• What about RapLeaf [rapleaf.com]? Although it's centered around ratings for conducting transations, I have to believe their system would be pretty effective across a broad spectrum of reputation and ratings needs. Plus, they offer a set of APIs, which is always handy.
  • Advogato (Score:3, Informative)

    by MSG (12810) on Sunday June 03, 2007 @06:28PM (#19374897)
    Well, there's Advogato's Trust Metric [advogato.org] system.

    I've been of the opinion for a while that a similar system could be devised using PGP or S/MIME certificates to combine identity verification with "web of trust" reputation evaluation. Under such a model, every user would import the public certificate of authorities that they trust. For example, consider a consumer review web site, where I decide to trust the site's admin. The admin trusts its editorial staff, and their certificates are signed by the admin. Any of the editorial staff may trust one of the site's frequent contributors, based on the quality of their work. That editor may sign the contributor's certificate. Now, my level of trust for that contributor can be established as a function of the proximity of that user to the admin in whom I placed trust. This differs from Advogato's system in that the "Master" certificates are simply those whom I've decided to trust.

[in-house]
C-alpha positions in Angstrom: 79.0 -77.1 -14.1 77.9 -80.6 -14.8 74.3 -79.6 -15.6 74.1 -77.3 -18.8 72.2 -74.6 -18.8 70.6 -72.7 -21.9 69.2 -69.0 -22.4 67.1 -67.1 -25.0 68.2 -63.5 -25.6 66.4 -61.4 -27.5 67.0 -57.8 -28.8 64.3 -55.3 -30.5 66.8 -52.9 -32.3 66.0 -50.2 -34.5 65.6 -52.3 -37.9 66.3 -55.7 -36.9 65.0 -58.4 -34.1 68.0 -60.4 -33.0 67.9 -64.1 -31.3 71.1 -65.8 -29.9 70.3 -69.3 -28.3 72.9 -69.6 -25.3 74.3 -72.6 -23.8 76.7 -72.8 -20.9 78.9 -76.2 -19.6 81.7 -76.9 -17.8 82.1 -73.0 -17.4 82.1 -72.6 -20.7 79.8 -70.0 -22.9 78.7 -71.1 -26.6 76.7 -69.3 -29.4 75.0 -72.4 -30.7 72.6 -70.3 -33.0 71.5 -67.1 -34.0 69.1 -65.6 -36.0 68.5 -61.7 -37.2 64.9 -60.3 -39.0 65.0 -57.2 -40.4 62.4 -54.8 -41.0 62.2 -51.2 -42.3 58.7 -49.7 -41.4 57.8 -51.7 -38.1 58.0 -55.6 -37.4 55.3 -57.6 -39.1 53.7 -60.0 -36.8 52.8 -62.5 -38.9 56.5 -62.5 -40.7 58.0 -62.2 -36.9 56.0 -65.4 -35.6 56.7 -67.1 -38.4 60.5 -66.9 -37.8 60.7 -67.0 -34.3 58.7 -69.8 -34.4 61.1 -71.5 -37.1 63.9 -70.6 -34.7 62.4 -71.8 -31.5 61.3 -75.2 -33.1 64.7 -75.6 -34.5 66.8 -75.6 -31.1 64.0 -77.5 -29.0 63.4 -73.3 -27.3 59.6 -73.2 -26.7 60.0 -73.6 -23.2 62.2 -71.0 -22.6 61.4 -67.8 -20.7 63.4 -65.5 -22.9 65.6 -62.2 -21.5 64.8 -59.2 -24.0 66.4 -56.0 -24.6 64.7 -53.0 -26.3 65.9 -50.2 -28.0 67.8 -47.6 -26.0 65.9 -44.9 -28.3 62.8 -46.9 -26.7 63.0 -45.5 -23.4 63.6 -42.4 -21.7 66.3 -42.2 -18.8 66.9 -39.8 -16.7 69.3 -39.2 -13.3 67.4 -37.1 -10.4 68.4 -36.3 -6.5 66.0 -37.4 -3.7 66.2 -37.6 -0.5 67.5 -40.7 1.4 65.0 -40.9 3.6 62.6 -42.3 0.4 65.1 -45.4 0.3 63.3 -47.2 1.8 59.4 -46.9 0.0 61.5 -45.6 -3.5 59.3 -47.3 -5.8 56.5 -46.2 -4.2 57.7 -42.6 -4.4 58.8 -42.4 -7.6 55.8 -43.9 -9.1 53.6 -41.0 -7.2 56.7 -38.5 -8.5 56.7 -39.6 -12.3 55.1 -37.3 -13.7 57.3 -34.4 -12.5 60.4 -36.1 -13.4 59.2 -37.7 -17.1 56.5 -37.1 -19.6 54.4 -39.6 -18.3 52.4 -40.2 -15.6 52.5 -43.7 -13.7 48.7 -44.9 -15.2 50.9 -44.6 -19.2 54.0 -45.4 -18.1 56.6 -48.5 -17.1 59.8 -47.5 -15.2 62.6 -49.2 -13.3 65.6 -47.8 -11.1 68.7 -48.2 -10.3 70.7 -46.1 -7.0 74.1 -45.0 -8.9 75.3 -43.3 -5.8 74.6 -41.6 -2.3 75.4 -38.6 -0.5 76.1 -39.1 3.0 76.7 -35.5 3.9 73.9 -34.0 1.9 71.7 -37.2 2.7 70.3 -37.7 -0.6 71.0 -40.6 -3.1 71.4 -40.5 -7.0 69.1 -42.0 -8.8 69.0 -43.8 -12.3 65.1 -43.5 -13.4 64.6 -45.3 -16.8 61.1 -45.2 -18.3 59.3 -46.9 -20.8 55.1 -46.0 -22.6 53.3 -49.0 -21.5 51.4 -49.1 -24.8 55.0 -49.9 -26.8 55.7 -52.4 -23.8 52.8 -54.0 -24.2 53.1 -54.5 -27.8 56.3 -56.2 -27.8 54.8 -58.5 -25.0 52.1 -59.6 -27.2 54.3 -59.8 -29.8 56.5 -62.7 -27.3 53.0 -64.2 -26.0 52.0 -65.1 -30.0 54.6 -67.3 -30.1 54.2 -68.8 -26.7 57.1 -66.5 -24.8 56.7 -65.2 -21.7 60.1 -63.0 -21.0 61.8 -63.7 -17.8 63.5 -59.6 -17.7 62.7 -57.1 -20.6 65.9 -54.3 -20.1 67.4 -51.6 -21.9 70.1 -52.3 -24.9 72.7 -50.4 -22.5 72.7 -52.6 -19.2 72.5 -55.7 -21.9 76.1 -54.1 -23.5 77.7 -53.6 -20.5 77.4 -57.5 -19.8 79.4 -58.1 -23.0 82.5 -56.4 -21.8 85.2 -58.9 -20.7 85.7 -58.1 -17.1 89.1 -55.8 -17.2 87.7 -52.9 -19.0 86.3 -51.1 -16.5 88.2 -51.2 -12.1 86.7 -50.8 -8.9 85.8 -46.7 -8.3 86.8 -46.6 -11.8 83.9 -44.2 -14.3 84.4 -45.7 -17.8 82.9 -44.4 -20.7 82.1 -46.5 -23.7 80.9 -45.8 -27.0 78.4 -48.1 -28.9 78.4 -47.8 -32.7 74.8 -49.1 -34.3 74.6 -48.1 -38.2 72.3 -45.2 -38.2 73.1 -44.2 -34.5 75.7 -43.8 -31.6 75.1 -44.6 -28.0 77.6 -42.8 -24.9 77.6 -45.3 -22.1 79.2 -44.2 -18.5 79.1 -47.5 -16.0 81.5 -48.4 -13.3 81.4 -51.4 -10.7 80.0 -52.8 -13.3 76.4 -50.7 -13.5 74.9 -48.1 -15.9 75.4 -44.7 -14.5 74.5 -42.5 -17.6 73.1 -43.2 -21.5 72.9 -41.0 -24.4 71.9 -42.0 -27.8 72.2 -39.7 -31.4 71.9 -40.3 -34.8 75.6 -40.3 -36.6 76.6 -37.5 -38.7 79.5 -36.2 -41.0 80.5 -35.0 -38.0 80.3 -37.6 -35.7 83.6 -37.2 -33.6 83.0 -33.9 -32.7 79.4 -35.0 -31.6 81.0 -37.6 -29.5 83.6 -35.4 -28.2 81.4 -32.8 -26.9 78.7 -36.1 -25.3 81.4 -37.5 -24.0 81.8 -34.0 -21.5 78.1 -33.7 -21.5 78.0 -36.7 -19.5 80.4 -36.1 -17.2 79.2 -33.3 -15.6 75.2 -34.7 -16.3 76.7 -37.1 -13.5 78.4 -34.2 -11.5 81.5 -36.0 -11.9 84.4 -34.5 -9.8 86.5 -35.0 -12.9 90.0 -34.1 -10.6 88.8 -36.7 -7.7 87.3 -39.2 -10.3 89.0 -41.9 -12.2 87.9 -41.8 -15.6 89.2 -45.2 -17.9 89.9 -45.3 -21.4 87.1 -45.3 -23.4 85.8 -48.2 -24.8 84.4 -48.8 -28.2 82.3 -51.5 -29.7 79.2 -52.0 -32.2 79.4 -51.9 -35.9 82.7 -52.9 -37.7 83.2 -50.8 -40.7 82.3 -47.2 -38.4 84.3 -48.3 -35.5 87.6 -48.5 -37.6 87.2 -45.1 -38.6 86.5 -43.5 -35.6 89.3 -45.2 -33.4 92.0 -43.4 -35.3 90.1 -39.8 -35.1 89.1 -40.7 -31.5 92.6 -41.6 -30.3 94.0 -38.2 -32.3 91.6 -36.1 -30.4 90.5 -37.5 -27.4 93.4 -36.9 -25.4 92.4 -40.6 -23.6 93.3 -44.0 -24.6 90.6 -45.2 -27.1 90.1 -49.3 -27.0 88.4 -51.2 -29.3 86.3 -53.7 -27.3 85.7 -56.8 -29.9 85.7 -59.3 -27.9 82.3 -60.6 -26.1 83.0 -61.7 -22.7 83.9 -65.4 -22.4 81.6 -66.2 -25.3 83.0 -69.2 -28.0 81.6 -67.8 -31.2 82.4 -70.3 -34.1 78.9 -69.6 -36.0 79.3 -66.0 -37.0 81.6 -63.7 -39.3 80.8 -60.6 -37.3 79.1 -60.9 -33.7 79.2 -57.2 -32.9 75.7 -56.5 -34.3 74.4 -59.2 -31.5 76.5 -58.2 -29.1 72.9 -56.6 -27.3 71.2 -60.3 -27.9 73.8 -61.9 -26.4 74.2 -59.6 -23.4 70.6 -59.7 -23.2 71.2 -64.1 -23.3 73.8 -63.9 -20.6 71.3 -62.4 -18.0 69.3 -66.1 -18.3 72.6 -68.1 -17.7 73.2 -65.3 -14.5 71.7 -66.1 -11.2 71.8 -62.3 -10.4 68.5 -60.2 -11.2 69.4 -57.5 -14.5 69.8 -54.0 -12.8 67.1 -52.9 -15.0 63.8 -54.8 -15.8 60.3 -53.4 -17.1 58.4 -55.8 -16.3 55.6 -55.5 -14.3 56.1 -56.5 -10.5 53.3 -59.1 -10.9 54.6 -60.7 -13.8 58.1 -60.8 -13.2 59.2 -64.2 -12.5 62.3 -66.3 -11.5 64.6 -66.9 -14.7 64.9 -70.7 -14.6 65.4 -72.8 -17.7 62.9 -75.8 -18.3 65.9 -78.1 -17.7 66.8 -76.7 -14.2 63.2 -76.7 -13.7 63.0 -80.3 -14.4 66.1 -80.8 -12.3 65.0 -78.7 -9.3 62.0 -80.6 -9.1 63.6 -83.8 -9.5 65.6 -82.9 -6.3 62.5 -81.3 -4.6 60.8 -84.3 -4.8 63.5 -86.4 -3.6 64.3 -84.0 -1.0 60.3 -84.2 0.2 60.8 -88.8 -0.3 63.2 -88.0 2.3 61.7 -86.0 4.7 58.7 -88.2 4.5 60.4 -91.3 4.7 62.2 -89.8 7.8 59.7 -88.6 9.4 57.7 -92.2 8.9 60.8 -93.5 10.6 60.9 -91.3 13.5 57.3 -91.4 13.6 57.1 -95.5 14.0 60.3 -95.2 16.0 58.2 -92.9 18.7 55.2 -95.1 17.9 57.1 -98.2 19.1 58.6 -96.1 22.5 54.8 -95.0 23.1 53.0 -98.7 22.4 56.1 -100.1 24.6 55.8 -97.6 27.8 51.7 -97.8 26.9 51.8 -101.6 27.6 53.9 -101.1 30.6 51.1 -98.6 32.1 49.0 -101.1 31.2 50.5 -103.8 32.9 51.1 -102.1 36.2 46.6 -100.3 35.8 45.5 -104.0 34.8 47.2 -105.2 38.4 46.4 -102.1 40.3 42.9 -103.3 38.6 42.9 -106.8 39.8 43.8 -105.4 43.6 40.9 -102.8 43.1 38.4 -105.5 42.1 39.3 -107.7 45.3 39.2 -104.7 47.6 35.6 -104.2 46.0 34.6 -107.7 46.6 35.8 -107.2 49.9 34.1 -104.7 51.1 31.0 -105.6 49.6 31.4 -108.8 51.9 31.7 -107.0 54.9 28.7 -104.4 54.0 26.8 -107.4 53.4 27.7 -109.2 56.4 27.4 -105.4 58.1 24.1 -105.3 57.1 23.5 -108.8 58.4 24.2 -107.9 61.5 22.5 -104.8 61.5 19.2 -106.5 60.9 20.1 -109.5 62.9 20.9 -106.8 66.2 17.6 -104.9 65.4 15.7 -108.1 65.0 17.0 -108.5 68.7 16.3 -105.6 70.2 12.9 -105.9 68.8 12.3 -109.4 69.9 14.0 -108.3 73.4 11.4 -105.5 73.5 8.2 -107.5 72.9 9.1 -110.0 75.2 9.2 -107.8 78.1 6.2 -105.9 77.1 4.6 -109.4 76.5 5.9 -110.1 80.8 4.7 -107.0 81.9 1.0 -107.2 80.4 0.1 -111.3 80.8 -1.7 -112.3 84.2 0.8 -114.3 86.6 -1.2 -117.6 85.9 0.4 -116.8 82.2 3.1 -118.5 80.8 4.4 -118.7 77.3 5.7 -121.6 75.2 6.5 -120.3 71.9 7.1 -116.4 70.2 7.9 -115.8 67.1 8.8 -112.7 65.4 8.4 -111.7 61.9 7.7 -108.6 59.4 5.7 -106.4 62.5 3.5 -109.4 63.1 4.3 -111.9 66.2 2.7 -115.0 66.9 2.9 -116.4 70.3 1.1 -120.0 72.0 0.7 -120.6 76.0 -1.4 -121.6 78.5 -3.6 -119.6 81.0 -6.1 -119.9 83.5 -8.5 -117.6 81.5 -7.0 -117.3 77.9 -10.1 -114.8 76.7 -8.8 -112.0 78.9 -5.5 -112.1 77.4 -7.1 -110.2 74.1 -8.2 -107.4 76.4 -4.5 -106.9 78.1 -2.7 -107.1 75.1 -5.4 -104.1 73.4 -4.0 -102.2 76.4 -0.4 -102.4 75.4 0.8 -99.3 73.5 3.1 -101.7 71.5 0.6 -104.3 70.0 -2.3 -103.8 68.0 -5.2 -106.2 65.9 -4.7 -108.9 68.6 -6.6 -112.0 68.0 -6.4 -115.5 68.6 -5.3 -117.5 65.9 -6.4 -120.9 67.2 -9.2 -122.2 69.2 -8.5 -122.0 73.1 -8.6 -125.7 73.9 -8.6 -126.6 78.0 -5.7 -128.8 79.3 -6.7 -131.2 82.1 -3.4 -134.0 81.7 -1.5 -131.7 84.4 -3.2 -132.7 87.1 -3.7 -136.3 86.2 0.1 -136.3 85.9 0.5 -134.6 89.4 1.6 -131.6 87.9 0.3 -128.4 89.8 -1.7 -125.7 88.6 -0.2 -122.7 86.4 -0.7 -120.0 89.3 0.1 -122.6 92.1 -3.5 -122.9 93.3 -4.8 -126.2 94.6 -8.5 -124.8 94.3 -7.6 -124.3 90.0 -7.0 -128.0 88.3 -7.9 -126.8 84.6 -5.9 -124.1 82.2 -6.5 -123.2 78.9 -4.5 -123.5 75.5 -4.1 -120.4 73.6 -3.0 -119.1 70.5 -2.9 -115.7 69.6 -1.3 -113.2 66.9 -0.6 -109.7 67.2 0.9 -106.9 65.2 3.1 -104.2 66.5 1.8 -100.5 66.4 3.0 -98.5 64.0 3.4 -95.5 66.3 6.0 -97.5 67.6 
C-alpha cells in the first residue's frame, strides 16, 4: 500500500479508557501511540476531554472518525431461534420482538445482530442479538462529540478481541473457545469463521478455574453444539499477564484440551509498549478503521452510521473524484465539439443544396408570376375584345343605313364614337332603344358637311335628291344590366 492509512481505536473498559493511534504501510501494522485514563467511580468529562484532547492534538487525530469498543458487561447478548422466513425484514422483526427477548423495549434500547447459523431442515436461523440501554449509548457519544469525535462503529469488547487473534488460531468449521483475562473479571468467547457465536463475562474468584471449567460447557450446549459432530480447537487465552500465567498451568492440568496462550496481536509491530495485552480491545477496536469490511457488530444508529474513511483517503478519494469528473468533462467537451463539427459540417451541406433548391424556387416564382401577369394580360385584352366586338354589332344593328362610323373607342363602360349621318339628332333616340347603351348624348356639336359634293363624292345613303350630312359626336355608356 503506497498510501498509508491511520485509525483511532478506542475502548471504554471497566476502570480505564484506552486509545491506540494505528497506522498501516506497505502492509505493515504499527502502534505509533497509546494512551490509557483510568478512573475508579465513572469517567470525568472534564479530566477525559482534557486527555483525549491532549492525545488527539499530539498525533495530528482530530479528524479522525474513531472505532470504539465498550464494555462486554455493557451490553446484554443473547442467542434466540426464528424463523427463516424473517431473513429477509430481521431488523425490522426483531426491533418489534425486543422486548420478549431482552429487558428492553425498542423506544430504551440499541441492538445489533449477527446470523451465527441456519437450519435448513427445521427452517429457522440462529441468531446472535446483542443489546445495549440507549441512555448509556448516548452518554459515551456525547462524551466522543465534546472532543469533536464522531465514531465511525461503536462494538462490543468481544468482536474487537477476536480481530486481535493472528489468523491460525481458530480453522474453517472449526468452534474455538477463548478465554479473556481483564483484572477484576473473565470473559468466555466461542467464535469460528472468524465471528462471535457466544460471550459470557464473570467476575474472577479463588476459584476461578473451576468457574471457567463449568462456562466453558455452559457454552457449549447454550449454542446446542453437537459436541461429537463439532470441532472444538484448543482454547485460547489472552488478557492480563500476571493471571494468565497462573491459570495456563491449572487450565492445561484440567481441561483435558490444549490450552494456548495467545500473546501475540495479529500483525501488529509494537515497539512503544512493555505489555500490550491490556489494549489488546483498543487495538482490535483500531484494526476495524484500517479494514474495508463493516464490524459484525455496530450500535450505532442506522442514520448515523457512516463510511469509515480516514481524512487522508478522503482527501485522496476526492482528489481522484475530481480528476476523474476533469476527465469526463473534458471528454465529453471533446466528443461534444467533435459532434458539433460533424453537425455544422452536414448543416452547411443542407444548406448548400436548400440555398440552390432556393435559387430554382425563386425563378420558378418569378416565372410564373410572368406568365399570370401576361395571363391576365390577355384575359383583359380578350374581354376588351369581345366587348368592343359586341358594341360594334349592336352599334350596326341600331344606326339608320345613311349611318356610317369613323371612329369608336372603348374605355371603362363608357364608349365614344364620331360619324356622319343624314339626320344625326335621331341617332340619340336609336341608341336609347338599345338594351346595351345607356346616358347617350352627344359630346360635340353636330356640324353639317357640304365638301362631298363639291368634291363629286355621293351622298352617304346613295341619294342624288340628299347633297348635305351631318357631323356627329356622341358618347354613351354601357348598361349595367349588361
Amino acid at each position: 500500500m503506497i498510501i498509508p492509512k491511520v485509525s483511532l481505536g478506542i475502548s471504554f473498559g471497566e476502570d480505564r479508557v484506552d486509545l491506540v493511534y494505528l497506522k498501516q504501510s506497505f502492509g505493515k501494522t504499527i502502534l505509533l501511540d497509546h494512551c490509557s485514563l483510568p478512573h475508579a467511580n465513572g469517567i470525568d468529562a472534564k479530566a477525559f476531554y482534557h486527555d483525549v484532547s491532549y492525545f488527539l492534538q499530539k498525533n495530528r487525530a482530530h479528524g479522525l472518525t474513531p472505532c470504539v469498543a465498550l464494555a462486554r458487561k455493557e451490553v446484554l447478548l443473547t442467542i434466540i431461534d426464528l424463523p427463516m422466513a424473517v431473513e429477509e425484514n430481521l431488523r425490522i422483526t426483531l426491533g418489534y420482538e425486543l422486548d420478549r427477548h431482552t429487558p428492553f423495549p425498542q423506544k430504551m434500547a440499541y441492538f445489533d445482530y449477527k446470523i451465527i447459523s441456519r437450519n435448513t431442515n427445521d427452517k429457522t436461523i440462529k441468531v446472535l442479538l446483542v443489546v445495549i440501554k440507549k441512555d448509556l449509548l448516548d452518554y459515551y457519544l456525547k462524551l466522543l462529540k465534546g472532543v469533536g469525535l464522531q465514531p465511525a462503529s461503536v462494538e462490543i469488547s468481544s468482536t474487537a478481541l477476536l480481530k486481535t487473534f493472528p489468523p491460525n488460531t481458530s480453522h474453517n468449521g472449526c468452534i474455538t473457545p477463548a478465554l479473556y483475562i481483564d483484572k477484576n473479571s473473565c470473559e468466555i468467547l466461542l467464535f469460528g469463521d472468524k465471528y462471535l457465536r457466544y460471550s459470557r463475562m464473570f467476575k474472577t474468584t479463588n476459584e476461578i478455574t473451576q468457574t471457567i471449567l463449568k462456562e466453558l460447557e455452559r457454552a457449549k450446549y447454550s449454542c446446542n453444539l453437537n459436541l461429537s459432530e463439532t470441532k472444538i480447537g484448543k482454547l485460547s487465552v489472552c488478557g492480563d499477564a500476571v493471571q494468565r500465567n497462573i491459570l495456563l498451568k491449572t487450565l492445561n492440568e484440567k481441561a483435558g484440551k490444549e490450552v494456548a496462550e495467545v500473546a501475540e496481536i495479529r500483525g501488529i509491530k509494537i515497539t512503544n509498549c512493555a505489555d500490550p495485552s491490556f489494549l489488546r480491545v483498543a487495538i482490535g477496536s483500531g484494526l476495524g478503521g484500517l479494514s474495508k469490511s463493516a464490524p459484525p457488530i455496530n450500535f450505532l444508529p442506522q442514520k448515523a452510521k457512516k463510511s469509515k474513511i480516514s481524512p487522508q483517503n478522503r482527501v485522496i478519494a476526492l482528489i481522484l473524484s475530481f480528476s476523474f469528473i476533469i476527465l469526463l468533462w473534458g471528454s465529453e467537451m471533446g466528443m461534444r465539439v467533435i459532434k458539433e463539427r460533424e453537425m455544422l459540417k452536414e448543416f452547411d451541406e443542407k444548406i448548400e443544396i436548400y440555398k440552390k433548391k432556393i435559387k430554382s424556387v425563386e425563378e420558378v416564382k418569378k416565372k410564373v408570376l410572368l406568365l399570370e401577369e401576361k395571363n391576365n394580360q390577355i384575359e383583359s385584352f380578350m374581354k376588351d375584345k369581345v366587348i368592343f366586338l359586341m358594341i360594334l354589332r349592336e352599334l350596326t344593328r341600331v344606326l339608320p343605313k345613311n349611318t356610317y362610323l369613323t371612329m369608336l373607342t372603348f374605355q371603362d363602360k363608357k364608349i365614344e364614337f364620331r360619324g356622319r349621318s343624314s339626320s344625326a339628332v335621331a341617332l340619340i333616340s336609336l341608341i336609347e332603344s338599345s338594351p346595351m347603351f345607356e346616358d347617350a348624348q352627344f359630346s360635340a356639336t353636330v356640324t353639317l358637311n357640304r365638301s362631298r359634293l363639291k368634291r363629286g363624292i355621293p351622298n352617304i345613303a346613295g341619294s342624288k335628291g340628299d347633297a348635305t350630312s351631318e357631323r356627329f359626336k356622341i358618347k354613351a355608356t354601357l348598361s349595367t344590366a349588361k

The same thing can be applied to social networking sites, as well. I can trust my friends by accepting their certificates, and gain insight into social relationships by examining the signatures in their keys.